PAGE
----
And therein lies the secret to faithful and effective discipleship.
The best way to understand this is found in the little parable of Luke 17:7-10.
The servant who comes in from the field is not told to go take care of his own needs first and the master’s second. Instead, he is instructed to go straight to the kitchen and prepare a meal for the master, then make himself presentable and serve it, after which he can see to his own needs. “Even so,” said our Lord, “when you have done all the things I have commanded you, say (to yourself) ‘I am only an unworthy slave; I’ve just done my duty.'”
This overlooked parable may be the one most needed by our generation of churches.
It requires a little self-talk. The one who sees himself as a slave to Jesus does not work for reward. He is rewarded just in serving the One he adores. So, he tells himself at the end of a long, hard day, “I’m an unworthy servant; just doing my duty.”
Notice the Lord does not say that to us. He says, “Well done, good and faithful servant; you have been faithful over a few things, I will make you ruler over many” (Matthew 25:21,23).
Notice also that we are not to say that to one another. Instead, we are to give honor to whom honor is due (Romans 13:7). We are to acknowledge (appreciate) those who serve faithfully and sacrificially (I Corinthians 16:18). And elders who serve well, we are told, are worthy of double honor (I Timothy 5:17). They are not to seek that honor, but we are to give it.
The servant of the Lord who labors hard, serves sacrifically, and stays humble and sees himself as unworthy is a rare treasure. Let us labor to be such.
Let those of us who teach and preach keep this great truth–and therefore this wonderful parable–before God’s people at all times.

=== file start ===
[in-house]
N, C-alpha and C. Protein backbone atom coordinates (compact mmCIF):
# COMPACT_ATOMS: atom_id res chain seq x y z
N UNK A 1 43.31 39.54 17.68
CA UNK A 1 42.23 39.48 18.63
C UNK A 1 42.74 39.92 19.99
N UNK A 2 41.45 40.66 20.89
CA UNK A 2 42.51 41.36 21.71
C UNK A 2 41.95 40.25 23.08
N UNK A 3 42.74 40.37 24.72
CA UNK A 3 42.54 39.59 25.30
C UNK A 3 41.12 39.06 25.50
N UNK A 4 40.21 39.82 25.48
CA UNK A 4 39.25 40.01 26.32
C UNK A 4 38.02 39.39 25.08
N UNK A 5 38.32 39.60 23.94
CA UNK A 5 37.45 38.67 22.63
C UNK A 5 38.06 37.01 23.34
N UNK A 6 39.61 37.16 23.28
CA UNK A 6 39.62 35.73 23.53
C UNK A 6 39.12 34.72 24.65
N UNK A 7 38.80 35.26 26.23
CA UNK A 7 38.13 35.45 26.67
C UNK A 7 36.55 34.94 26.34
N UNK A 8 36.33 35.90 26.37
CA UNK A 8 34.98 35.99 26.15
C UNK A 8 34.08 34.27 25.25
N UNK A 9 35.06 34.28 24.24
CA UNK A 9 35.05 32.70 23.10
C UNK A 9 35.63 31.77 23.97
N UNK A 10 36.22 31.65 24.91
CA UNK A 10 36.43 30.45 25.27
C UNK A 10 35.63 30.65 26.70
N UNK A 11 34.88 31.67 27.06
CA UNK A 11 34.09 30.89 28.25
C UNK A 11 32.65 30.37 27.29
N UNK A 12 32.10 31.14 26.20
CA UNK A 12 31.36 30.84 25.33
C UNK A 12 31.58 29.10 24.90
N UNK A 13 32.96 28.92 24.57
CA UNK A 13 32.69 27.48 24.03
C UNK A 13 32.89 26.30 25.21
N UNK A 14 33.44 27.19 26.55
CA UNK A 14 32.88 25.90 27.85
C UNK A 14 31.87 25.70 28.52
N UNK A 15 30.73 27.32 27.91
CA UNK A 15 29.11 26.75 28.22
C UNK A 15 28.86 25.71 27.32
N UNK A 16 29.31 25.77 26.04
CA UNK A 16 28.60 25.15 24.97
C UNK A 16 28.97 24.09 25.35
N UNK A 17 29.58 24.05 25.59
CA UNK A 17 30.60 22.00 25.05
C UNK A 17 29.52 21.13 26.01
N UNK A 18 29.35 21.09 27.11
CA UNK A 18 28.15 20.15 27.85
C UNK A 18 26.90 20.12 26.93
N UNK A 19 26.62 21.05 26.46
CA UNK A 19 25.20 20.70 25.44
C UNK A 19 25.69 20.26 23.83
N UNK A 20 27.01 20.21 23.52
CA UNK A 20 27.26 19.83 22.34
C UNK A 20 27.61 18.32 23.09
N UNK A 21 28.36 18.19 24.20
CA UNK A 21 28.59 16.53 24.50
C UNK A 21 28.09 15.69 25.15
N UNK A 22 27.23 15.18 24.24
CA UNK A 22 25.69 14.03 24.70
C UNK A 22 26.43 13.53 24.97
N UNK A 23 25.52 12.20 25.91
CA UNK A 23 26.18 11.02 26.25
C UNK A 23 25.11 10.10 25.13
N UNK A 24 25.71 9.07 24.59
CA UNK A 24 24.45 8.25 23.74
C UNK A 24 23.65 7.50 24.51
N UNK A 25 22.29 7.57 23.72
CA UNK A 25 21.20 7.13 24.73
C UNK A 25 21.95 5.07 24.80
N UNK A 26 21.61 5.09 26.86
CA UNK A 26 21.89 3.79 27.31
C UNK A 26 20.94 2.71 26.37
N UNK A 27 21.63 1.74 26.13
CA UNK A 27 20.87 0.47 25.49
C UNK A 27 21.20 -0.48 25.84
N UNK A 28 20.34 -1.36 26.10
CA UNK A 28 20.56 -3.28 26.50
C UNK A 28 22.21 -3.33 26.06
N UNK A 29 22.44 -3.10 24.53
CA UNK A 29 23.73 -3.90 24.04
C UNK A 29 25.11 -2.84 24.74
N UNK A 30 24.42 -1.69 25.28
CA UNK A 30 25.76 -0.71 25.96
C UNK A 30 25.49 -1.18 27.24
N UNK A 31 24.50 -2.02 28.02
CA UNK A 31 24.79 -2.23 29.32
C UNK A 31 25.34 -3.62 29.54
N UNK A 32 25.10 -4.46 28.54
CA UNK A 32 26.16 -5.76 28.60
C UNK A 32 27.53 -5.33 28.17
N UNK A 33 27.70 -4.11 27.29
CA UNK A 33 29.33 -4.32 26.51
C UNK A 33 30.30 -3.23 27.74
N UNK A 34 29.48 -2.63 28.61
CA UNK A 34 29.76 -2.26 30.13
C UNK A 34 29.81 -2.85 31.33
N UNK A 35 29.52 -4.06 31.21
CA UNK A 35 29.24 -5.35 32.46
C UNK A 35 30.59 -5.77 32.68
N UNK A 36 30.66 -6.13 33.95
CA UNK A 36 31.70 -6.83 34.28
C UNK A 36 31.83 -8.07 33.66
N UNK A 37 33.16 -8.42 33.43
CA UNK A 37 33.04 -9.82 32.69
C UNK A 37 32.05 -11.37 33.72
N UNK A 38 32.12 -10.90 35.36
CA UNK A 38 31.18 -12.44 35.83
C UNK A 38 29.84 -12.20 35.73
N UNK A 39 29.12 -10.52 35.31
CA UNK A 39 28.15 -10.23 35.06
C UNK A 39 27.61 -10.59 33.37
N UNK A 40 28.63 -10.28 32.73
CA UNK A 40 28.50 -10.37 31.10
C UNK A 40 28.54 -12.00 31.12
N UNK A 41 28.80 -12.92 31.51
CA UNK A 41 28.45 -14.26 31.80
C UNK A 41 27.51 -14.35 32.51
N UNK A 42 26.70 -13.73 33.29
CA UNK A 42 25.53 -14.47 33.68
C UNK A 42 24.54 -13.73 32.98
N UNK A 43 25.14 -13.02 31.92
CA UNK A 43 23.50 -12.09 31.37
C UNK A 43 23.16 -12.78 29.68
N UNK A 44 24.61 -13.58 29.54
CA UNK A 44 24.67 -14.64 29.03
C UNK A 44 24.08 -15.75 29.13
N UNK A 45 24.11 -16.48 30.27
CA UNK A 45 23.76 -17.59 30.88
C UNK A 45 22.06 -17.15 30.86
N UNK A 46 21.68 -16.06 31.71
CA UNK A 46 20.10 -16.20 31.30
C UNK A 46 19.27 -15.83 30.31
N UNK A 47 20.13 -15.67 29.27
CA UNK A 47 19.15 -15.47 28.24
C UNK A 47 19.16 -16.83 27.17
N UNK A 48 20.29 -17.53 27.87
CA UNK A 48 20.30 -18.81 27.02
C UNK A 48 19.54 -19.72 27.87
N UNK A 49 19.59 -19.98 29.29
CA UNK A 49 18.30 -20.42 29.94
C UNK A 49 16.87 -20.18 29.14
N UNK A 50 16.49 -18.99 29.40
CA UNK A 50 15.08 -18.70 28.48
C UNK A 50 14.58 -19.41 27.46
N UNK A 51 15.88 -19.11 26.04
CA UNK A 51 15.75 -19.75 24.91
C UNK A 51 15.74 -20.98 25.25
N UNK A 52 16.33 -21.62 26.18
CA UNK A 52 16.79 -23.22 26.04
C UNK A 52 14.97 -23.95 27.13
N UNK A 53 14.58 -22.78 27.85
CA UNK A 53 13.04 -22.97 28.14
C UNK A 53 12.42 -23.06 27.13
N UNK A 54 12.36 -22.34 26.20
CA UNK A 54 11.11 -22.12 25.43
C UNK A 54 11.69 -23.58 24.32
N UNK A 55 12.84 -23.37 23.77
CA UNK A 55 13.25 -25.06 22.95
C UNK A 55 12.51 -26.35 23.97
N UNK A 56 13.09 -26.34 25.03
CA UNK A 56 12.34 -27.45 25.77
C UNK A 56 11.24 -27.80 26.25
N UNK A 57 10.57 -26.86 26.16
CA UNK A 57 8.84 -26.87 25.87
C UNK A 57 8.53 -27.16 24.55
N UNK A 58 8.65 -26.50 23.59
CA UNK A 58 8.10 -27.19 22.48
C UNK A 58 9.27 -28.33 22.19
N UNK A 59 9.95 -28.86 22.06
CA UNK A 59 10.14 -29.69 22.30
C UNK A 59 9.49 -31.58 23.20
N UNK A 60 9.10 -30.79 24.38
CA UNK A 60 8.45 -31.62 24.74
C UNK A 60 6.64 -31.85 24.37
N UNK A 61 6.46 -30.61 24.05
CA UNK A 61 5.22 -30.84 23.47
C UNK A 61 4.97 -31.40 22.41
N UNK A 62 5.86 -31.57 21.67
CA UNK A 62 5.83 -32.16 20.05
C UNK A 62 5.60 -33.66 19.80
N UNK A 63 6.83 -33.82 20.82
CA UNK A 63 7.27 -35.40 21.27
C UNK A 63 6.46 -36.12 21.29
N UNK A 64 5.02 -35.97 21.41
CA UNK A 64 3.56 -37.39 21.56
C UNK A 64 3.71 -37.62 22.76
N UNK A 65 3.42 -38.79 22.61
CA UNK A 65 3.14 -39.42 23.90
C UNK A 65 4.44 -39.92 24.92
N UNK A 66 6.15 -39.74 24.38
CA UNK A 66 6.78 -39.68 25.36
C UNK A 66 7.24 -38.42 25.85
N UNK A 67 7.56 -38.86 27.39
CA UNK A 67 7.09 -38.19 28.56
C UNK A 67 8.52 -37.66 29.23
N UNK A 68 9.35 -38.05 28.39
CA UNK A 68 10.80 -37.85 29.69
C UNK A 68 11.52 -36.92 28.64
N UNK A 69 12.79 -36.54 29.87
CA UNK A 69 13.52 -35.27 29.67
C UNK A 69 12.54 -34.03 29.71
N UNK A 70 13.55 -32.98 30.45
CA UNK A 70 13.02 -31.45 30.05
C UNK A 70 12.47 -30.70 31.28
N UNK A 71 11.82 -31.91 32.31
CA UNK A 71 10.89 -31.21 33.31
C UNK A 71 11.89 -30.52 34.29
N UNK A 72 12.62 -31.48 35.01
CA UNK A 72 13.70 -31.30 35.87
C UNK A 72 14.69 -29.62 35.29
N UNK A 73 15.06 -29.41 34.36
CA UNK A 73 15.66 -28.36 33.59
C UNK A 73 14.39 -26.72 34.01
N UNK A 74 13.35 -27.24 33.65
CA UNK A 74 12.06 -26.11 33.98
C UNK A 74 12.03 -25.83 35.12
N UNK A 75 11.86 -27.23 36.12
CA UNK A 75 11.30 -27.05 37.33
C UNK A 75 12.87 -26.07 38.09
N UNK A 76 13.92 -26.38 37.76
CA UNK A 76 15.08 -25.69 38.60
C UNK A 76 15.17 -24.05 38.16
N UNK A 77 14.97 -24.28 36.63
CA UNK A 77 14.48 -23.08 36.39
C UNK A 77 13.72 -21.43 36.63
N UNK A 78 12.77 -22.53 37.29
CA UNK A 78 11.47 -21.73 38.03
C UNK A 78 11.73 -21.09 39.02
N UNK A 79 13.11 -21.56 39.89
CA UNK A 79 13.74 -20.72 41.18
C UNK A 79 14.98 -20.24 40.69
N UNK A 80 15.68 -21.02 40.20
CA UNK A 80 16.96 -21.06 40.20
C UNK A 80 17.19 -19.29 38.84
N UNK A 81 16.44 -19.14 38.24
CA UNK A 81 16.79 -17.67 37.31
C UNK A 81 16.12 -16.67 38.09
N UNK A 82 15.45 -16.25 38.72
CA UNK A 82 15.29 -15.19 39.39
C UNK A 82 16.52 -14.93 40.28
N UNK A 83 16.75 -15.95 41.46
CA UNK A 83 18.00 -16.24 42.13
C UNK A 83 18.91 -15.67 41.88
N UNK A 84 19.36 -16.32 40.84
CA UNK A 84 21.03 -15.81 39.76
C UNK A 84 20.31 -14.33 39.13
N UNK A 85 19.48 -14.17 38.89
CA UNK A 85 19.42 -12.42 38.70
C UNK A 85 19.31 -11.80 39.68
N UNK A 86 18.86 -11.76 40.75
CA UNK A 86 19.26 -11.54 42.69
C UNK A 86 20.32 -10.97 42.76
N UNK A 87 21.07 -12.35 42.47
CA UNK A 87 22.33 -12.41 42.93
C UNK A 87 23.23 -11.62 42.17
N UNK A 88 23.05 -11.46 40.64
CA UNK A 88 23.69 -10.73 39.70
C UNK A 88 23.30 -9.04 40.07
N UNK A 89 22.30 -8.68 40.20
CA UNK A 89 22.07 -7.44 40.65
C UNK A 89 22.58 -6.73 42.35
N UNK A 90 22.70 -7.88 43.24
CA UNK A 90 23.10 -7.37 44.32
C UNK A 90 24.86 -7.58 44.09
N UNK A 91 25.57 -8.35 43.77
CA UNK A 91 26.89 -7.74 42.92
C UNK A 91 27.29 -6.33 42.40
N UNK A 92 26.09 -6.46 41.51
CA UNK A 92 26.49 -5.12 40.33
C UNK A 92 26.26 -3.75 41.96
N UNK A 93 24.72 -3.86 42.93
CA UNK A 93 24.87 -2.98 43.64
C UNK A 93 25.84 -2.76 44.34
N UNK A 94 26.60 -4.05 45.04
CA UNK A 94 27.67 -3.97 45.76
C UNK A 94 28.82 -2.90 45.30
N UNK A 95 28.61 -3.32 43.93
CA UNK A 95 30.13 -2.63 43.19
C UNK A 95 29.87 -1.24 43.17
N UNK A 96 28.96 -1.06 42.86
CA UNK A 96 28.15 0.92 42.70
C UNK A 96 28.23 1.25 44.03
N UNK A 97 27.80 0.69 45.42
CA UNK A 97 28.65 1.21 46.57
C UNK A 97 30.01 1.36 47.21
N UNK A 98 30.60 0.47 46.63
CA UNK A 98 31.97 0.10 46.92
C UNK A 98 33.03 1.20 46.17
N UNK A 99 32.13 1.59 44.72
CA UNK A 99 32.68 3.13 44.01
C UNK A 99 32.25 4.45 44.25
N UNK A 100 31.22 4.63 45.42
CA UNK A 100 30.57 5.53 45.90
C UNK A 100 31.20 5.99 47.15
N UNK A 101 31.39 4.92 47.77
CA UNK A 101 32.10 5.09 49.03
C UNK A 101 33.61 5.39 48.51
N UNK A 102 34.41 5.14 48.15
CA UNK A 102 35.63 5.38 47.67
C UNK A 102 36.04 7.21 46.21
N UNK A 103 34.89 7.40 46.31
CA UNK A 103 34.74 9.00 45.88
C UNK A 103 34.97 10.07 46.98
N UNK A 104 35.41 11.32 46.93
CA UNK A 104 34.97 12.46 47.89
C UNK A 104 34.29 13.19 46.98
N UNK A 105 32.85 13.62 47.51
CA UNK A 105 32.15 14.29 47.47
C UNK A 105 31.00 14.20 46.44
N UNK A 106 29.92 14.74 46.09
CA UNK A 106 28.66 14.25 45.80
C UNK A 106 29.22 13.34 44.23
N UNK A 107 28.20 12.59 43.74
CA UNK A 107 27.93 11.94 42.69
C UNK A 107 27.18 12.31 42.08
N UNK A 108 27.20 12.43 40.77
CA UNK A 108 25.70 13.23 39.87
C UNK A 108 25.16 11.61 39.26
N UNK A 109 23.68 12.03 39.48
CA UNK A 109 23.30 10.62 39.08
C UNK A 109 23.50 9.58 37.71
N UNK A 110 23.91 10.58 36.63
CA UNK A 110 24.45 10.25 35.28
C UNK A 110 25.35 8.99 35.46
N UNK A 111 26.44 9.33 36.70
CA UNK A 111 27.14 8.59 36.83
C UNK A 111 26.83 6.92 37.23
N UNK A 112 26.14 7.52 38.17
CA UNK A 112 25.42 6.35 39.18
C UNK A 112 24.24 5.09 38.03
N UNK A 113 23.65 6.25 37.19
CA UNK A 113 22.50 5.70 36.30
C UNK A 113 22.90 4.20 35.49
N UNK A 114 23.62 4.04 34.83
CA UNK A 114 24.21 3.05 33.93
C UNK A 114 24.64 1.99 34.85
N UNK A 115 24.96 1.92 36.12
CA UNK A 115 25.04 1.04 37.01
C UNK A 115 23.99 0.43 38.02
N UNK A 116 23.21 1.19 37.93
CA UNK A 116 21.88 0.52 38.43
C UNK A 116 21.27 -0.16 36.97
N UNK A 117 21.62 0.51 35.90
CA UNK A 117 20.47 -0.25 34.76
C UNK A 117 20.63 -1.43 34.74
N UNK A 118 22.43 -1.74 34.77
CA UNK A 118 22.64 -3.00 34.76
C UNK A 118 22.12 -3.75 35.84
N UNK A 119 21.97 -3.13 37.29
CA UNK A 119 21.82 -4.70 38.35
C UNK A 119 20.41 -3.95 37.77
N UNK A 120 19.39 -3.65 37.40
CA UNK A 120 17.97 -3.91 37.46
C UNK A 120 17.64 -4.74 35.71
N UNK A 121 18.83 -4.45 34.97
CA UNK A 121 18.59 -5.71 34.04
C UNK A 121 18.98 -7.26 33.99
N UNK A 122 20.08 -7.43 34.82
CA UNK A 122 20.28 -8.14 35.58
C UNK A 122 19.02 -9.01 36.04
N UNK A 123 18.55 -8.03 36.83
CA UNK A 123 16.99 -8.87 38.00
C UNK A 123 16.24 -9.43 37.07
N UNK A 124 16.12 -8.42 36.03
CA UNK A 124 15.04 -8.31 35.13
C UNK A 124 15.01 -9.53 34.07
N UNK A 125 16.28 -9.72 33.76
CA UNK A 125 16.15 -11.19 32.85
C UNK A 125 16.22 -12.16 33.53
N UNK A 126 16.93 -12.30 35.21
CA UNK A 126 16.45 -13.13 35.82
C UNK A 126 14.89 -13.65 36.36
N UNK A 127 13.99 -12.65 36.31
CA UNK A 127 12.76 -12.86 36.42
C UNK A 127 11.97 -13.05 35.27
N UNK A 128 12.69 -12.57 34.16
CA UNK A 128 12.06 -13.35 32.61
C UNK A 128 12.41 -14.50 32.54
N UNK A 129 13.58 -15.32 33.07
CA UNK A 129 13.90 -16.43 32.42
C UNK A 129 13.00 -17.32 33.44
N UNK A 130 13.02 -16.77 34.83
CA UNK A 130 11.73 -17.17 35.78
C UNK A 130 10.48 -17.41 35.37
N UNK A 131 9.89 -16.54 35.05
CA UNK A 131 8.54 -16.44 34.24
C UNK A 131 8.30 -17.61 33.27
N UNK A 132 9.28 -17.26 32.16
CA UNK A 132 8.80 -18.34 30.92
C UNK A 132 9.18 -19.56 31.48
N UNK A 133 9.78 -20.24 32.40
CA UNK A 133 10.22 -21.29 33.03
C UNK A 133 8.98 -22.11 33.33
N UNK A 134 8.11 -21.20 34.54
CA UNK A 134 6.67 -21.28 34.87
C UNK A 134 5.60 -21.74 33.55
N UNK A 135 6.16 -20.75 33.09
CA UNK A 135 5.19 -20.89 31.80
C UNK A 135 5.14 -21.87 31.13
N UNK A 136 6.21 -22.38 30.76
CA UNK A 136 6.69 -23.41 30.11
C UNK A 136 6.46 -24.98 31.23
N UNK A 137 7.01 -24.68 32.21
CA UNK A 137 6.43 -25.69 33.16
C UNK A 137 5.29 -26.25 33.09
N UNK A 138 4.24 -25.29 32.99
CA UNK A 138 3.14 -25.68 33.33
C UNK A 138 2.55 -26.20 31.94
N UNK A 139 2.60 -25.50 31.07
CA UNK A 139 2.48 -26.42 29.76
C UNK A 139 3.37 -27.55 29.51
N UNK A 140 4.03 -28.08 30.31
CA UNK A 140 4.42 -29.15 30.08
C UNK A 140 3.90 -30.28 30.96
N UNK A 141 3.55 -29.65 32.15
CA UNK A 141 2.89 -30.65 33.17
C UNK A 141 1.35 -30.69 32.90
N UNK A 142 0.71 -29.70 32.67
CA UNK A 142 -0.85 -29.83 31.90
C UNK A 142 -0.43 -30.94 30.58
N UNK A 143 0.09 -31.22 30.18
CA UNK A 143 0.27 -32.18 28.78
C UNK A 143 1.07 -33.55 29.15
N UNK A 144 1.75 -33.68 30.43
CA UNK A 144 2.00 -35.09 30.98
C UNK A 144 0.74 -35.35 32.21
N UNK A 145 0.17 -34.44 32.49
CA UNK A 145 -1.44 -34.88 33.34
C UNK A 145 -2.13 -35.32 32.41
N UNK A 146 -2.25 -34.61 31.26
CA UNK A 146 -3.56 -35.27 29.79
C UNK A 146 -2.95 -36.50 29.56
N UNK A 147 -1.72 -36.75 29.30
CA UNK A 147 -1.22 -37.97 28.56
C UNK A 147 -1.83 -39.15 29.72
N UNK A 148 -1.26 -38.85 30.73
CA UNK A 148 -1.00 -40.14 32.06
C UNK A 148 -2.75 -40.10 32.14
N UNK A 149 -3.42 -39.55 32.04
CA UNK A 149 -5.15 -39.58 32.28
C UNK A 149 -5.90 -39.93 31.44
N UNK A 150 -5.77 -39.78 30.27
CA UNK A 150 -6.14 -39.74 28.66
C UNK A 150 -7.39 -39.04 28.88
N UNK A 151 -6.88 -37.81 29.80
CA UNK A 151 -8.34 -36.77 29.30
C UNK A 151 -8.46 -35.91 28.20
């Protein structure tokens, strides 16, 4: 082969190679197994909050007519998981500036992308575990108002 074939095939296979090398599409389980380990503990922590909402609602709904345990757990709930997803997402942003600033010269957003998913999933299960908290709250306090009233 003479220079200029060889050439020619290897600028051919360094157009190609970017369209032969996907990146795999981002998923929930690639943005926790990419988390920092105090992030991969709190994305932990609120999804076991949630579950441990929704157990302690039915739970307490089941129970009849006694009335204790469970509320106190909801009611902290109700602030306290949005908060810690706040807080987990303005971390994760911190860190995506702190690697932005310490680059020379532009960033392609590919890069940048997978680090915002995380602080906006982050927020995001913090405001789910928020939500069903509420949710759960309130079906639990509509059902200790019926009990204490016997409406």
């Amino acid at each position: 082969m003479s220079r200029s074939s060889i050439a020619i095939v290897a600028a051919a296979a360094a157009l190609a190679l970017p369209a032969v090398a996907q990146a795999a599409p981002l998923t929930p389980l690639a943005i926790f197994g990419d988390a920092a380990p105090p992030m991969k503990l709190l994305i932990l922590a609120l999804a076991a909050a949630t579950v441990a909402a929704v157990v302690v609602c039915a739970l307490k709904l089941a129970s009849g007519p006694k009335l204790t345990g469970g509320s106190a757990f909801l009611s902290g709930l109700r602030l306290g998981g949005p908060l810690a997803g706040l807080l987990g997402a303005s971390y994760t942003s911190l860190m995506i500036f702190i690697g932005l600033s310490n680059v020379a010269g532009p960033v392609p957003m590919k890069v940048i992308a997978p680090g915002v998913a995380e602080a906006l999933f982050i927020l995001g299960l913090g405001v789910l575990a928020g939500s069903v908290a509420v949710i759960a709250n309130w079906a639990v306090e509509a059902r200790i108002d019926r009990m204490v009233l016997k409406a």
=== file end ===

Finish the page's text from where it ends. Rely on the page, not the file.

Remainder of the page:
Thanks for sharing. As one of those denominational fund-raisers, I come across this mentality often (even in some pastors).
Unfortunately, this is so true of much of our society today, which INCLUDES pastors AND churches (of many different denominations). We have become such a “me and I” society, where our very FIRST concern is ourselves, not someone else, NOR even Christ. We no longer see as many great servants, as we may have seen in past history.
We seem to forget that this earth we reside on, is really NOT our true home, and that what we are to do is work more towards benefiting and building up our HEAVENLY home, versus this EARTHLY home. So, if it is our job to help build God’s Kingdom, then we NEED to be servants, FIRST…which means, NOT questioning what is in it for us!
When we are the Lord’s servant, He will then provide for us and see to it that we are elevated in our Kingdom life. However, if we are more concerned with aquiring things for ourselves, here on earth, this is where they will stay, once He calls us home, anyway. Meanwhile, we have not contributed much to our next home, which is so much more important to do…whether this is through our financial support or simply time spent actually SERVING Him (which is equally important).